Kimberworth Methodist Church, Kimberworth Road, Rotherham - 03.06.09 (7)

Kimberworth Methodist Church

Mr. Pinder, who is a native of Rotherham, has been a Fellow of the Royal College of Organists since 1952, and a Licentiate of the Trinity College of Music since 1948. he has held the joint offices of organist and choirmaster at Kimberworth since about 1946.

Mr. Pinder is also the Sunday school superintendent at Kimberworth, and has been a local preacher in the Rotherham Methodist Circuit for about eleven years. He is music-master at the Spurley Hey County Secondary School.

Saint Peter's Church, Conisbrough - 17.12.13 (2)

Saint Peter’s Church, Conisbrough

Mr. R. Newton, an assistant organist at Kimberworth, has been appointed to succeed Mr. Pinder as organist.

I only met Jim once, in 2009, and he passed away six months later.

Following Jim’s death, some of his music was sold in order to help the Lichfield & District Organists’ Association.

Price – Liversidge


Saint Bede’s Church

William Cecil Price, born in 1903 in Rotherham, is my first cousin, twice removed and son of Amelia Pinder and Alfred Thomas Price. William’s brother, Ernest Alfred, died on the first day of the Battle of the Somme.

In 1927, William married Florence Jane Liversidge and below are a couple of newspaper articles published shortly after their marriage.


PRICE – LIVERSIDGE. – On June 6th, at St. Bede’s Church, Masbro’, by the Rev. Father Horrax, assisted by the Rev. Father Gosse, William Cecil, third son of the late Mr. and Mrs. A. T. Price, of “Gavenny,” Kimberworth, to Florence, third daughter of Mr. and Mrs. Liversidge, of 13, Garden street, Rotherham.


The wedding took place at St. Bede’s Roman Catholic Church, Station road, Masbro’, on Whit-Monday, of Miss Florence Liversidge, of 13, Garden street, Rotherham, and Mr. William Cecil Price, third son of the late Mr. and Mrs. A. T. Price, of “Gavenny,” Kimberworth. The Rev. Father Horrax, assisted by the Rev. Father Gosse, conducted the service, which was given with full Nuptial Mass.

Miss Gibson presided at the organ, and played the Bridal March from “Lohengrin” (Wagner).

The bride, who was given away by her brother-in-law, Mr. F. Bedford, wore a dress of cream georgette, embroidered with tiny seed pearls. She was attended by three bridesmaids, Miss Grace Price (sister of the bridegroom), Mrs. Amy Hopkinson (sister of the bride), and Miss Ada Bedford (niece of the bride), who were prettily attired in dresses of crepe-de-chene with figured insertions. The bride’s bouquet consisted of June roses and white heather. The bridesmaids had bouquets of pink carnations, except the youngest, who carried a French basket containing white carnations.

The best man was Mr. William Stenton (cousin of the bridegroom), of Woodseats, Sheffield.

A reception was held after the ceremony.

Winifred Pinder


Winifred Pinder

Winifred Pinder, born in 1882 in Rotherham, is my second great aunt and daughter of Francis Pinder and Hannah Berry.

In 1908, Winifred married William Charles and together they issued five children.

Below is Winifred’s obituary published shortly after her death.

100104 - Moorgate Road (Wyvenhoe), Rotherham (3)



CHARLES. – At her home, “Wyvenhoe,” Moorgate Road, on Saturday, January 28th, 1956, peacefully, after a long illness bravely borne, Winifred (formerly Pinder), dearly loved wife of William. Interred at Kimberworth Churchyard, on January 31st.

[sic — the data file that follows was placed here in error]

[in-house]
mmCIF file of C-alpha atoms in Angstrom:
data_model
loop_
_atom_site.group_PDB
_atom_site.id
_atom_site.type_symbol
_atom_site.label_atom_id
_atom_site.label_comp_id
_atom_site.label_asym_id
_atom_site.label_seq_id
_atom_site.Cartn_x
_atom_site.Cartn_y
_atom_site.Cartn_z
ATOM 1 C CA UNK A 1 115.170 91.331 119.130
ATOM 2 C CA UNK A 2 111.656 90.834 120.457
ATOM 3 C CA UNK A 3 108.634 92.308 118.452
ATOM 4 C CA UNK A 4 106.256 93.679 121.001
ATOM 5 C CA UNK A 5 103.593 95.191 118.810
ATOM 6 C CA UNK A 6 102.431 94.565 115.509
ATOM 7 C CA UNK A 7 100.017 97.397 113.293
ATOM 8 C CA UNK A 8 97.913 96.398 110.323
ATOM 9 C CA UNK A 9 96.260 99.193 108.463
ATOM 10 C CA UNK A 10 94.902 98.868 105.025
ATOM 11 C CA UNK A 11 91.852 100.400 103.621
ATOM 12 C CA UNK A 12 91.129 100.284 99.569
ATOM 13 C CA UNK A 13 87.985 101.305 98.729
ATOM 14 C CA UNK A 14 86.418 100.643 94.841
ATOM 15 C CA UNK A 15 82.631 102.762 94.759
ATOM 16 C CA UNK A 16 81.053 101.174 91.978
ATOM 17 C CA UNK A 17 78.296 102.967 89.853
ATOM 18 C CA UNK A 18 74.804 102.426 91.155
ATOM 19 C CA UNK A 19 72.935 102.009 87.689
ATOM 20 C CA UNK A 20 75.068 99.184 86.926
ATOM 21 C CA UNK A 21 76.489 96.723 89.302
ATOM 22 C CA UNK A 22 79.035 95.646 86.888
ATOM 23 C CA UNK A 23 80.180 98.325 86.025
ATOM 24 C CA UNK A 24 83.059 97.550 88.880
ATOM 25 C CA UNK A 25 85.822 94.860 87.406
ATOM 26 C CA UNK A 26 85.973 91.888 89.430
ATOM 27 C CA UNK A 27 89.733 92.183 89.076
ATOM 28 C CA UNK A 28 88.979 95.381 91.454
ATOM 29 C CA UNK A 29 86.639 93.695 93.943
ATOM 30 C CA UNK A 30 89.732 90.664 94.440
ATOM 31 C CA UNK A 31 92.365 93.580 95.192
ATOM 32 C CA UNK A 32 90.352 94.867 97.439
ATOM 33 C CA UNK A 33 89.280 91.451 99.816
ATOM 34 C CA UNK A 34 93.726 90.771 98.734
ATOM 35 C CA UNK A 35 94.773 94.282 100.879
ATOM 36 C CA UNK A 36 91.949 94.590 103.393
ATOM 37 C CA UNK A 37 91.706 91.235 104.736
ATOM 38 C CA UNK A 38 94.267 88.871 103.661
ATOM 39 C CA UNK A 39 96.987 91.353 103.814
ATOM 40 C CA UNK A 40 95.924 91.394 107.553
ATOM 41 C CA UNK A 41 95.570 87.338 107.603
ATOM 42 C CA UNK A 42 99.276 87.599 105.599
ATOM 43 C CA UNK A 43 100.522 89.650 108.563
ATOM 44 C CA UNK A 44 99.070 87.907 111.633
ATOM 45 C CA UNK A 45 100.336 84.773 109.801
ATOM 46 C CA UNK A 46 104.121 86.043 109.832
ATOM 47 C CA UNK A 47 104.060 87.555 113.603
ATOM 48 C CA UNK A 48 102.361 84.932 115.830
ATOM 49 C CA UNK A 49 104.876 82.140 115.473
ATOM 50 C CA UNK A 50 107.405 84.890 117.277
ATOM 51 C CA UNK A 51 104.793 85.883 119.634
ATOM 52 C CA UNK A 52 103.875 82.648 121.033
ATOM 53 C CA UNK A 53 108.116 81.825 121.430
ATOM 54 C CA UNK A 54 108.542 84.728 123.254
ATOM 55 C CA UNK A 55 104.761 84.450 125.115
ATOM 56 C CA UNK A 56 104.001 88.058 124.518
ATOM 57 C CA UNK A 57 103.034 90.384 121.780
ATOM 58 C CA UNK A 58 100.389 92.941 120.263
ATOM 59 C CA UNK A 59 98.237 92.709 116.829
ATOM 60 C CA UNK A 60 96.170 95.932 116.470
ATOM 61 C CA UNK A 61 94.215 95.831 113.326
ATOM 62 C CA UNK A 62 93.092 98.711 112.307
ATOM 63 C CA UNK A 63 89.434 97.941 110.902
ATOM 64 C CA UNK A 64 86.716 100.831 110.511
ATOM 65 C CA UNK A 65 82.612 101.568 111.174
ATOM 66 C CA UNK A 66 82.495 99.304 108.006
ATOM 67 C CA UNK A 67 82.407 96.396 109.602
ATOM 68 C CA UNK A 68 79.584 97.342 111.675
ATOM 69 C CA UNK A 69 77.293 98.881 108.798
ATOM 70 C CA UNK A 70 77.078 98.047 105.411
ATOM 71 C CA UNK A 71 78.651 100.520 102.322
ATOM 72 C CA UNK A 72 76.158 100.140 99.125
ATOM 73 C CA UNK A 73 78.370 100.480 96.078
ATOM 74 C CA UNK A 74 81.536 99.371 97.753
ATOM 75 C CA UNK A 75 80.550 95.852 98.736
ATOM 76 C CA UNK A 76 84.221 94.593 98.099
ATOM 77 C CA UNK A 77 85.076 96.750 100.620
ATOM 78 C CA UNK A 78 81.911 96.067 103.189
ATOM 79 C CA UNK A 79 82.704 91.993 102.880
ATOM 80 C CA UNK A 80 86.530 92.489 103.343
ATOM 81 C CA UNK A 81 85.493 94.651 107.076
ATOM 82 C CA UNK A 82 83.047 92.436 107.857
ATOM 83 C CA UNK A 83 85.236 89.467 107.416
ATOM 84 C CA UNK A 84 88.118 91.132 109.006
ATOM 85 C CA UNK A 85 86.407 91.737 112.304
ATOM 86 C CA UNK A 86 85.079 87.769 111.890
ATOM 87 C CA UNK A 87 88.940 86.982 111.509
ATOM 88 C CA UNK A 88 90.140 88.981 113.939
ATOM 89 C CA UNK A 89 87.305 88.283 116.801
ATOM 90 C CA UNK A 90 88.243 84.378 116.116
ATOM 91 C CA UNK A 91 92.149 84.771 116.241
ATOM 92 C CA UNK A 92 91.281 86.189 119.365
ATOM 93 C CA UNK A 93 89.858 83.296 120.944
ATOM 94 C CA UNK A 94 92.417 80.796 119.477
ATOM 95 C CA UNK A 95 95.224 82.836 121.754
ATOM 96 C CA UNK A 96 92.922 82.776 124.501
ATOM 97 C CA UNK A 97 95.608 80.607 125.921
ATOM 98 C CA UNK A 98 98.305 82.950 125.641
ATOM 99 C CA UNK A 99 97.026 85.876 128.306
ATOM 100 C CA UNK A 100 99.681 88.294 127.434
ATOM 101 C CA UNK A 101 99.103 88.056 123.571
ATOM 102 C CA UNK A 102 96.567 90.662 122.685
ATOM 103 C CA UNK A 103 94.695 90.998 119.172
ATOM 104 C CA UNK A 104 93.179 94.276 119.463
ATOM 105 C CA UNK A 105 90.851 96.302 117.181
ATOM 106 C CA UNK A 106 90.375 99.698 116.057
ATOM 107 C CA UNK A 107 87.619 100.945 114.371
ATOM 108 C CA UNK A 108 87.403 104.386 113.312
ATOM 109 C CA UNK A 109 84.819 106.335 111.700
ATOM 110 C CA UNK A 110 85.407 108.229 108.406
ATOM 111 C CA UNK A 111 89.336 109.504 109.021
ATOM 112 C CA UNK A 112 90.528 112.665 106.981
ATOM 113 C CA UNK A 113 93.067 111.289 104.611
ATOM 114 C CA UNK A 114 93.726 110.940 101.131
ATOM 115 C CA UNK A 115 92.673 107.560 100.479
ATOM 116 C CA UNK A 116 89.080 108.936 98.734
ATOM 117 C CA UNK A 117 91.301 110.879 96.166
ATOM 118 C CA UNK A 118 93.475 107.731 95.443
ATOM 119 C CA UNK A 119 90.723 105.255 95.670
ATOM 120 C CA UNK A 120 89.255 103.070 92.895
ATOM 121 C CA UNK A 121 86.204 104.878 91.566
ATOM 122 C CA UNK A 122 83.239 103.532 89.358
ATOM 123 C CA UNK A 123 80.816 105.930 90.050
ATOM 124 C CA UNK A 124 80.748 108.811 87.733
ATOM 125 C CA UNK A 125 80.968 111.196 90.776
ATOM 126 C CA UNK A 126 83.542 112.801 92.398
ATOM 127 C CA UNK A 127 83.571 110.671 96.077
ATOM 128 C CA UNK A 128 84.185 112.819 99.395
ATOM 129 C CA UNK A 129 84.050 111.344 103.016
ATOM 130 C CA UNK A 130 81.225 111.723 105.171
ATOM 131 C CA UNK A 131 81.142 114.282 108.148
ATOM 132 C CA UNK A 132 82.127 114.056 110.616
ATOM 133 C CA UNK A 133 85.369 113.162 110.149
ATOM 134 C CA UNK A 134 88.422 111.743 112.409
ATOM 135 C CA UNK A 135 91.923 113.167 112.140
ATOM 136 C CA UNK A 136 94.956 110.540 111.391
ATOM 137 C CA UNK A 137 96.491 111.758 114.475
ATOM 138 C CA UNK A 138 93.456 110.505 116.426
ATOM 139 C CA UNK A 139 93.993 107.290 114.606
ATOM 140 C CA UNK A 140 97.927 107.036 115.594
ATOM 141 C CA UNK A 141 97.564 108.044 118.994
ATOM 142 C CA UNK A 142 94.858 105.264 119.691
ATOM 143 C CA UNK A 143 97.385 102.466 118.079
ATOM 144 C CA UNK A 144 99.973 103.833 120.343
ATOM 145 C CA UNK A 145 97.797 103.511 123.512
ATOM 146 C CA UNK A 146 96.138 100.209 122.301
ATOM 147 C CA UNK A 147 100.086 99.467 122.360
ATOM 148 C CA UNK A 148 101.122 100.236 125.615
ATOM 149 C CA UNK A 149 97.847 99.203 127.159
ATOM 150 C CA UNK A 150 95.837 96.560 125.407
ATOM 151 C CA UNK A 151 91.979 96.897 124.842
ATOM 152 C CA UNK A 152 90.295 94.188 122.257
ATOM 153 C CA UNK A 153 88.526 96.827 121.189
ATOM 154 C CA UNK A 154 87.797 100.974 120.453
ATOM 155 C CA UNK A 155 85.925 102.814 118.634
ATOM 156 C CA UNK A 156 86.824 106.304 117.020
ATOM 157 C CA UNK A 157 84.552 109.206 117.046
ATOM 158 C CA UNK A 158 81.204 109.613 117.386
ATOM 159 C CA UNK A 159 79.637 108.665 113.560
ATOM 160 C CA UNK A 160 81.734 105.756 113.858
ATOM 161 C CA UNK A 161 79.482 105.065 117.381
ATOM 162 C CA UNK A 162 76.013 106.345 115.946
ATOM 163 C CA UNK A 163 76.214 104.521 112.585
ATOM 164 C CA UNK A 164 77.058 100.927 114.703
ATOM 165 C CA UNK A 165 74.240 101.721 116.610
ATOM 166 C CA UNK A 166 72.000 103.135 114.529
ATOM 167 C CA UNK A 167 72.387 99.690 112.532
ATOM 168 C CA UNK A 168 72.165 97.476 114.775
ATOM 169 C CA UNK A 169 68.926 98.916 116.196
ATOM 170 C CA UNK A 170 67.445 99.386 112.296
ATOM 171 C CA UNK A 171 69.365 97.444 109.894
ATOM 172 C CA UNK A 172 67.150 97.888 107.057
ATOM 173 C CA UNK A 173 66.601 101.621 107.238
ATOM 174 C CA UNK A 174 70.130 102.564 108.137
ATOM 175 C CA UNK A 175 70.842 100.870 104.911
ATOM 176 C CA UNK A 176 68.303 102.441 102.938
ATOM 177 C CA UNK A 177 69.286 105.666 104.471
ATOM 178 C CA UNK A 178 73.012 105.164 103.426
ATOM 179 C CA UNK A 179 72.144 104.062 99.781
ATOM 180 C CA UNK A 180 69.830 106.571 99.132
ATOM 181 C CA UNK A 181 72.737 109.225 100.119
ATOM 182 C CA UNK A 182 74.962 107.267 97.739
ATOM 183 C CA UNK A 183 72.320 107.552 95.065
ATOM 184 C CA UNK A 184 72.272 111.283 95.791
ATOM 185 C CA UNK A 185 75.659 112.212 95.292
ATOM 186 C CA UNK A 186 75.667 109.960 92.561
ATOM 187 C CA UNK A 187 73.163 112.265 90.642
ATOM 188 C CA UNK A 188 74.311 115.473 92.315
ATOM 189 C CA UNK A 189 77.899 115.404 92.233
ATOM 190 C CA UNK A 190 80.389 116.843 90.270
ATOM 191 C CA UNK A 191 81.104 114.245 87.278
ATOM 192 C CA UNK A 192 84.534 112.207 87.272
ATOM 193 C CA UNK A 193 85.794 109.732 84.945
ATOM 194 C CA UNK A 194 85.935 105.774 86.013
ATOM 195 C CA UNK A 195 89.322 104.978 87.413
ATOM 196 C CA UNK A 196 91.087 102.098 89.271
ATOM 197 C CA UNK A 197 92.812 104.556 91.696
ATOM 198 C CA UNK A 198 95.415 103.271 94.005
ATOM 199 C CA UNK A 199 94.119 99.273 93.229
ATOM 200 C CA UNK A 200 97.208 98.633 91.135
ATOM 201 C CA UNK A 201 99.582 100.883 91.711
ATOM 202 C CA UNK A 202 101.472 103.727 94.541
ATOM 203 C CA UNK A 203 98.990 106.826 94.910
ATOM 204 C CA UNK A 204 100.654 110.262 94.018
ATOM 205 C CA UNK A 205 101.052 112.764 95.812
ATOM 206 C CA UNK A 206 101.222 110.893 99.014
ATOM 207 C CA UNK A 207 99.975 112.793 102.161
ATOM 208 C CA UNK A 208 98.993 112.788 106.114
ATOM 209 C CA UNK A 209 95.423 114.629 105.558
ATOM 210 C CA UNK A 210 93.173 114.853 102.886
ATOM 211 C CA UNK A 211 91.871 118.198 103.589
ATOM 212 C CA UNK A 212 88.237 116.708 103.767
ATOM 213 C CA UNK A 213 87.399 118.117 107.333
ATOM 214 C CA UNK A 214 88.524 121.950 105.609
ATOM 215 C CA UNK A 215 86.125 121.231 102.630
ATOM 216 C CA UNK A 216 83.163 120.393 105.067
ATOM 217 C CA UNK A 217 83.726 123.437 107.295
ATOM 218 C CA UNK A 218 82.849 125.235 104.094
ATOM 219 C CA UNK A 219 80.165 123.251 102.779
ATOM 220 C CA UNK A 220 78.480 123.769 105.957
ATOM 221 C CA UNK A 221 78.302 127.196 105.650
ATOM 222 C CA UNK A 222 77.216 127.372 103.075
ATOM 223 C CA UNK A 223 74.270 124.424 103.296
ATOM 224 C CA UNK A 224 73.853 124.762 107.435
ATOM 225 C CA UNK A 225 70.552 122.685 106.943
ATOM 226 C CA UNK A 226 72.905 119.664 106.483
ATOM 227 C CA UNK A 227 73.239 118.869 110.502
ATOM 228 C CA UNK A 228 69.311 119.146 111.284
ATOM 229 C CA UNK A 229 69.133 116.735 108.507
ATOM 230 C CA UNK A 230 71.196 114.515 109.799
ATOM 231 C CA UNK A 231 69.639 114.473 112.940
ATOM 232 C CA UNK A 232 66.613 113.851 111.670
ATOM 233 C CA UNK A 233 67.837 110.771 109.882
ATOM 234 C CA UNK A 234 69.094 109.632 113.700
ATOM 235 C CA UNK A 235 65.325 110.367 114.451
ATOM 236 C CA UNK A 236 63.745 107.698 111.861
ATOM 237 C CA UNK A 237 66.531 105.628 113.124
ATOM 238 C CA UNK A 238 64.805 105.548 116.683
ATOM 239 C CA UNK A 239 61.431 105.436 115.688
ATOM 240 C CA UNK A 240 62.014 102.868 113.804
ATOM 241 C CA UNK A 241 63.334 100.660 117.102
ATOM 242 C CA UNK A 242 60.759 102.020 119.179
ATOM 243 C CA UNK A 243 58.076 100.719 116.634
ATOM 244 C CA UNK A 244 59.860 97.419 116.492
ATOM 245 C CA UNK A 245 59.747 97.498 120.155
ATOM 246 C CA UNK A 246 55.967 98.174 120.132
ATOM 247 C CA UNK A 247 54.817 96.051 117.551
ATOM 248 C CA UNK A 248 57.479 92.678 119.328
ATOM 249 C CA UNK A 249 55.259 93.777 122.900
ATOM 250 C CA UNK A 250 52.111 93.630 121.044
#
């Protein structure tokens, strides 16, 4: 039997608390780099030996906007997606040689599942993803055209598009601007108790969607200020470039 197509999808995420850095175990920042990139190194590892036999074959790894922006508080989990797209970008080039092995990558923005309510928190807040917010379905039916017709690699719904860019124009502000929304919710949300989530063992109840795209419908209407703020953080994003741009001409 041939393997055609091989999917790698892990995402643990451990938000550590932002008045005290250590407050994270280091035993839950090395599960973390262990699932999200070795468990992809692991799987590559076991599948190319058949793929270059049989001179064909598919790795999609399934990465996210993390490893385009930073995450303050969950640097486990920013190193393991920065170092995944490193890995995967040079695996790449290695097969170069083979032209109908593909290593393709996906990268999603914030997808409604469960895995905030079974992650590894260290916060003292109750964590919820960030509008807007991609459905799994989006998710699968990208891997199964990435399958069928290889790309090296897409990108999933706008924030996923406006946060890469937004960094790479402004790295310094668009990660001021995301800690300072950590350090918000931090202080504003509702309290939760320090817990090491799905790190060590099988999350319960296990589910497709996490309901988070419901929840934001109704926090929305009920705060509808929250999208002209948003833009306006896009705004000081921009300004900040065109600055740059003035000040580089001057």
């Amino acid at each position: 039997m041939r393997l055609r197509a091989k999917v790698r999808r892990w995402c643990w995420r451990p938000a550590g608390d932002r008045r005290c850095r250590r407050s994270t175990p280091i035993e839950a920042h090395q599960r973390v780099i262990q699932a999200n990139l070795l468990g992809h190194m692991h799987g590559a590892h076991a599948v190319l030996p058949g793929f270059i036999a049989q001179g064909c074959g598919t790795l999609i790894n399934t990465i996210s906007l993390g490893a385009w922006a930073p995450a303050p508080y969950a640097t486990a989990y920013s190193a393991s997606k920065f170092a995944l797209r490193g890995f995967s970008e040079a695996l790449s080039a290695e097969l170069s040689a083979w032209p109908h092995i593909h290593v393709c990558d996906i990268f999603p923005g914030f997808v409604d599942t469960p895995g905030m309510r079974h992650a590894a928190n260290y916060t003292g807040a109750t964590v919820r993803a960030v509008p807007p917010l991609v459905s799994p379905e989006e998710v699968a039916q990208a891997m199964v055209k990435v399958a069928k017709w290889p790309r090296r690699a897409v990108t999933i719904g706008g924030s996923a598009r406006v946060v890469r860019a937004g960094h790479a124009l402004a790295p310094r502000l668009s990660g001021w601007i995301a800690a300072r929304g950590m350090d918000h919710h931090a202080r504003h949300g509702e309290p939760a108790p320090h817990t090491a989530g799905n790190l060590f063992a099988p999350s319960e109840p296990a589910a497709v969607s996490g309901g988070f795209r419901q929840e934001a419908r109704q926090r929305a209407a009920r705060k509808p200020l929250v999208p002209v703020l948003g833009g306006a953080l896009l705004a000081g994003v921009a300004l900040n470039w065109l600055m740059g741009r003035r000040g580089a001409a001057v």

Saint Stephen's Church, Rotherham - 03.08.08 (9)

Saint Stephen’s Church

The death occurred last Saturday at her home, “Wyvenhoe,” Moorgate Road, Rotherham, after a long illness, of Mrs. Winifred Charles, aged 74, wife of Mr. William Charles, a company director.

A native of Rotherham, she leaves, besides the widower, two sons and three daughters.

The interment took place on Tuesday in the Kimberworth Churchyard, a service at St. Stephen’s Church, Eastwood, being conducted by the Rev. R. C. H. Saunders.


William & Winifred’s headstone

The mourners were Mr. William Charles, Mr. and Mrs. R. F. L. Charles, Mr. and Mrs. G. W. Charles, Mrs. M. W. Whate (representing Mr. C. Whate), Misses B. and N. K. Charles, Mrs. E. Hunter, Mr. and Mrs. A. E. Hunter, Mr. and Mrs. E. Early, Mr. F. Jarvis, Mrs. E. Green (representing Mr. L. Green), Mrs. C. H. E. Reading, Miss A. Charles, Mrs. M. W. Brown (representing Mr. G. Brown), Mrs. K. Bean, Mrs. E. Reading, Mrs. L. Charles (representing Mr. G. A. Charles and family), Mrs. M. Charles (representing Mr. H. W. Charles), Miss E. Charles, Mrs. W. Ball (representing Mr. D. G. Ball), Mr. and Mrs. R. W. Allott, Mr. D. Russell (representing G. R. Jones and Co., Ltd.), Mr. N. B. Winser and Mr. T. Holyoake (representing Rotherham Steel Strip Company), Mr. H. C. Renshaw, and Mr. C. Bryton (representing the Midland Bank). Also present from Rotherham Steel Strip were Messrs. W. Weldon, G. Burkinshaw, L. Riley, G. Scott, L. Beevers and H. Duce.

Jessie May Rodgers & Albert Victor Beaton


Fitzwilliam Road

Jessie May Rodgers, born in 1898 in Rotherham, is my second cousin, twice removed and daughter of George Rodgers and Gertrude Mary Pinder.

In 1920, in Rotherham, Jessie married Albert Victor Beaton. Together, they issued one child, called, Gerald Victor (1928 to 2006).

Albert died in Oakwood Hospital, Rotherham and Jessie in Sheffield.  Below are their obituaries.



Steel, Peach and Tozer from Blackburn Meadows


The death occurred on Sunday of Mr. Albert Victor Beaton, of 5, Oakwood Drive, Broom, Rotherham. He was 69.

Mr. Beaton, who was born at Fitzwilliam Road, Rotherham, had lived in the town all his life. Until his retirement, at the age of 65, he was employed at Steel, Peech and Tozer as a furnaceman. He had worked at the firm all his working life.

During World War One, he was a first class stoker in the Royal Navy.


Oakwood Hall

He leaves a widow, one son and one daughter.

Interment took place at the Moorgate Cemetery on Thursday, following a service at the St. Cuthbert’s Church, Herringthorpe, conducted by the Rev. S. Barker.